Marketing done for the long haul doesn’t pay off right away, but like any long-term investment, it will take time to begin producing the desired yield. It takes three clear hits to make an impression on the average prospect. When you market for the long term, you are building an image.
For your company to grow and prosper, a stream of leads with potential must be in place. We have to develop that stream because it doesn’t just happen. Recently a good remodeler and friend, Joe C., called and we did a little bit of a Remodeloscopy on his marketing program — I’ll let you in on the diagnosis.
When we’re a new company, we take what comes our way — if we can get our price. We grow, and as we do grow, we find that some jobs just flow better; some clients appreciate our efforts and even the trades will say, “Boy, that Jones job was sure a sweetheart.” We need to check back on the Jones’ so we can see why it was such a good job.
We start with how we first heard from them; that will take us back to our marketing and advertising; we need to find out why they came to us in the beginning. When they first call, we ask how they heard about us and they will answer that question. Too often we assume that answer is the only reason they called when it may have only been part of the reason. You have to dig a little deeper to really understand your marketing.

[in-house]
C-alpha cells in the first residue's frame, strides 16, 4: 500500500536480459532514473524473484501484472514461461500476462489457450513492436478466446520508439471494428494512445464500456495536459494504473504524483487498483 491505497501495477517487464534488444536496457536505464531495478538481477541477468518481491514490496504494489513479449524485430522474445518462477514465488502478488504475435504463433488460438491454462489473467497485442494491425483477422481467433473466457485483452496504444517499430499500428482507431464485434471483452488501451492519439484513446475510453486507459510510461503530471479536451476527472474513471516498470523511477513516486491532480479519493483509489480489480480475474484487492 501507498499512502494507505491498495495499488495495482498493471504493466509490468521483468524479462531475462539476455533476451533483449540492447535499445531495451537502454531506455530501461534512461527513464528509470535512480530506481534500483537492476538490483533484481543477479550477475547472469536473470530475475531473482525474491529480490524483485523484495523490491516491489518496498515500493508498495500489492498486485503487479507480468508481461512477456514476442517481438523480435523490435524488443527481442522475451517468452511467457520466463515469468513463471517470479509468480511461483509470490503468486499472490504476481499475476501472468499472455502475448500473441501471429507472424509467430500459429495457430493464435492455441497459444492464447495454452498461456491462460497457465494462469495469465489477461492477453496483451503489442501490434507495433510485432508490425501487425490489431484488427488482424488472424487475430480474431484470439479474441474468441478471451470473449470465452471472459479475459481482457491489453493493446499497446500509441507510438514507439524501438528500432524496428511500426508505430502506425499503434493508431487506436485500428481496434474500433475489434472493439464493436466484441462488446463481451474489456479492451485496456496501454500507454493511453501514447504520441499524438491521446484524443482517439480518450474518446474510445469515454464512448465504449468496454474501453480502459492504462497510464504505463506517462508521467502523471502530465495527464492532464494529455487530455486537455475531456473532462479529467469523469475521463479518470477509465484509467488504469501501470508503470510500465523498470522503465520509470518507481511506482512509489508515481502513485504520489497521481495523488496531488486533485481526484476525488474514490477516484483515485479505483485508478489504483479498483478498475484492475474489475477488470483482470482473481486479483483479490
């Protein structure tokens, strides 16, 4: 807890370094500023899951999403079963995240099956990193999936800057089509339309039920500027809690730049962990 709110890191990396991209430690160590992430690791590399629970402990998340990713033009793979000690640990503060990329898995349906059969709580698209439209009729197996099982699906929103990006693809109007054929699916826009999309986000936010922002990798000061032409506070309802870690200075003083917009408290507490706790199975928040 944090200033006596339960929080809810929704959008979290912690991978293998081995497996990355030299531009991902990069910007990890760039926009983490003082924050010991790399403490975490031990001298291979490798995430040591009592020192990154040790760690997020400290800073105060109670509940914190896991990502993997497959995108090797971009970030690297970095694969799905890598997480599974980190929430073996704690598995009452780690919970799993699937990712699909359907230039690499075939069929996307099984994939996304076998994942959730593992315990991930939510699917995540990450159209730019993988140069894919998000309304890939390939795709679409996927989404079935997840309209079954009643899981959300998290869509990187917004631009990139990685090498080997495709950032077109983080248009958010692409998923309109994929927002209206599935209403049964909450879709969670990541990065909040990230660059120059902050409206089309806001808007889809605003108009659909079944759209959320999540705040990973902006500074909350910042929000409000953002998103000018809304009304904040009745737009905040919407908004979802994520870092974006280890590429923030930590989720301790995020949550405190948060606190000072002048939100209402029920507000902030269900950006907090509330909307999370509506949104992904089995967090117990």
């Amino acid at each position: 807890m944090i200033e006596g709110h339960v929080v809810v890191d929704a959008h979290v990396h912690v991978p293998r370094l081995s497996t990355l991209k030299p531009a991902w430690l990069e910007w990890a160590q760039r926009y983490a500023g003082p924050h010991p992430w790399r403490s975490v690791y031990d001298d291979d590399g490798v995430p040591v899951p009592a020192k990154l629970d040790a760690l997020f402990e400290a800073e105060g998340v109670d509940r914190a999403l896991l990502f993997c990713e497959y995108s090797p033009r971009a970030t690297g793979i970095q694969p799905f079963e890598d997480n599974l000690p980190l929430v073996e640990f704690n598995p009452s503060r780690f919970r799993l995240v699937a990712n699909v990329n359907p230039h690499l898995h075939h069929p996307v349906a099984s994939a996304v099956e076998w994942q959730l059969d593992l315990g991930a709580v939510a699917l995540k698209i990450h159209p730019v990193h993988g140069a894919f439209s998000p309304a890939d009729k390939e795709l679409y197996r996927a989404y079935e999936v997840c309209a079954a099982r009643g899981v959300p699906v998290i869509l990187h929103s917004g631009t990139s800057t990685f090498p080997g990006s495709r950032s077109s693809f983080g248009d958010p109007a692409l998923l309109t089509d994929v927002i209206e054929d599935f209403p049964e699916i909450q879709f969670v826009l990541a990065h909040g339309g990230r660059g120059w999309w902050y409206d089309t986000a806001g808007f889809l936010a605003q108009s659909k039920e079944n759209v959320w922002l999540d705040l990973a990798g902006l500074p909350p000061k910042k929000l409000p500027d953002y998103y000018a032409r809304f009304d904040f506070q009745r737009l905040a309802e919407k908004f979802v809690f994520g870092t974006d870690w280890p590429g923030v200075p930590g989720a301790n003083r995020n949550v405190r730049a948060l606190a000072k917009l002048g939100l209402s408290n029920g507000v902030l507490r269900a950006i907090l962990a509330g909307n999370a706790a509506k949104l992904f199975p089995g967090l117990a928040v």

My company has run a full color, big ad in the most prestigious magazine in our market, every month (except December) now for 20 years. Sometimes our clients may have seen our ads for two or three years before they call — two or three years?
Yeah, that’s a long time, but they just decided to remodel and we’re like an old friend. They may actually call right after seeing one of our truck or job signs but it wasn’t the truck or yard sign that got’em; it was the two or three years that built confidence in us.
A full service remodeling contractor should budget 3 to 4 percent of gross sales for marketing and advertising and then make sure you spend it; you might even have to spend 5 percent for a year or two to generate some forward speed. You keep your name in lights; the cautious public (the good leads) wants dependability. If you advertise in the place that fits your image and has the demographic you want, you are making the suggestion that you are dependable and that’s what the prospect is looking for.
Hire an agency or not but either way, make certain you know your product and as much as you can about the “Joneses.” You need to find where the “Joneses’ ” go when they dream about how to change their lifestyle. That’s where you want to be, offering real life solutions for dreams. Fifteen percent of your ad budget will go to an agency plus the cost of production or your promotion. You may be able to get help from a publication on production without this charge since they don’t pay the 15 percent to an agency. Either way, make sure you get good production and good photography, always.
The shelf life of a publication is the time between issues and not longer. If the reader tears out your ad, great, but don’t assume one ad will last for three issues. Don’t go with the smaller circulation so you can afford a bigger ad; you are buying impressions in the market you want to be in and people shop up not down.
Advertise in a publication that people pay for. Freebees, city map borders and high school programs don’t work as well. Give the money away but buy good and know the best space you can muscle. It takes time to work but it’s the best source for good leads.
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